Everything on the planet is part of an ecosystem: the watershed, the trees and grass, the insects you squash in your living room, and yes, the business you own or are growing.
As you grow your business, you’ll hear the term Entrepreneurship Ecosystem. According to Babson Global, the ecosystem has six parts:
Culture, Markets, Human Capital, Finance, Supports, and Policy.
There are lots of other models for the Ecosystem, but we use this one as a foundation.
Most people look at one, two, or maybe three components of the ecosystem. Rarely have we met individuals that comprehend the entire system. Most of the time, people look from the standpoint of incubation/acceleration, funding, education, or workforce development perspective. But it is important to understand the other blocks in the building. Some clearly overlap, such as culture and education, or culture and support. The key is to just start understanding where these agencies or organizations fit into the ecosystem.
Over the next few weeks we’ll go through each in detail. Bear in mind we’re only touching the tip of the iceberg with these blog posts and could go on for hours about each topic.
The 6 domains of the Entrepreneurship Ecosystem: Part One — Culture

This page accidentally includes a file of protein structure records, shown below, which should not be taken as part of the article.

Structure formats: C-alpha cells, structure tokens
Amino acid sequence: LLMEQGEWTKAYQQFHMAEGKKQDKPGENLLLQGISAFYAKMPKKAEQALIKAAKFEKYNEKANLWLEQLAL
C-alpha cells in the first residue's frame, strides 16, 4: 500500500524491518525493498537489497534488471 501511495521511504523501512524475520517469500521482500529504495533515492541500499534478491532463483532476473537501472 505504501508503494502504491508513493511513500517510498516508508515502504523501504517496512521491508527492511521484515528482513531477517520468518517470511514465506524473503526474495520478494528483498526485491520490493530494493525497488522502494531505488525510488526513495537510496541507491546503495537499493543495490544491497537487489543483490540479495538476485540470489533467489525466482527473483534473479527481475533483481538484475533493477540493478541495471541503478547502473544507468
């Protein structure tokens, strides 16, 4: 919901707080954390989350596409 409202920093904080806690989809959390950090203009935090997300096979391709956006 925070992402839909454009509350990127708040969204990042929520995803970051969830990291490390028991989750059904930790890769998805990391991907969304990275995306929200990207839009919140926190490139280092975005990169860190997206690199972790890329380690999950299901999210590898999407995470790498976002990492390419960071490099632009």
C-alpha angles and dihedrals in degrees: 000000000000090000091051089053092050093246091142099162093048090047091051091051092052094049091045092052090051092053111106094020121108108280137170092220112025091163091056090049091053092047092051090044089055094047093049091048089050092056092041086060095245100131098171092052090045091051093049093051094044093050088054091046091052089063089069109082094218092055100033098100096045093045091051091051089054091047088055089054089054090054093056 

There is always an Entrepreneurial spirit. In every community, locally or globally, it exists, although there might be hard to see, or have a dent in it. You need to search out the places where entrepreneurs hang out to encourage and support each other. You will find them in local markets where there is a small coffee shop, small retail shop, chambers of commerce, or trade shows. Stay away from those that discourage you from doing anything because of the perceived barriers you will face.
Culture is affected by a lot of things, such as education, environment, policy and other factors. Today, the infrastructure of a city or a country may drive people away from entrepreneurship — because we want everyone to stay in their lane, follow the rules and regulations we’ve created.
If you color outside the lines, you fail in art class. If you step outside the prescribed career choices, you become a challenge to the establishment.
Some of the schools and teachers have found ways to expose students to entrepreneurship by offering classes, bringing in guest speakers, or creating an environment in which entrepreneurs and students can interact and further develop a business idea.
Developing a culture takes a minimum of 5–10 years. To get started, you might want to think about the balance between results and long-term vision.
BEFORE YOU GO:
- Think about where you could contribute to the culture, where you could donate your time.
- Who could you collaborate with?
- Be patient. This about how you can create a buzz to capture momentum to move forward.
NEXT WEEK: Part TWO — MARKETS
Faris Alami is Founder and CEO of International Strategic Management, Inc. (ISM). He works internationally, presenting Exploring Entrepreneurship Workshops and other entrepreneurial ecosystem — related ventures.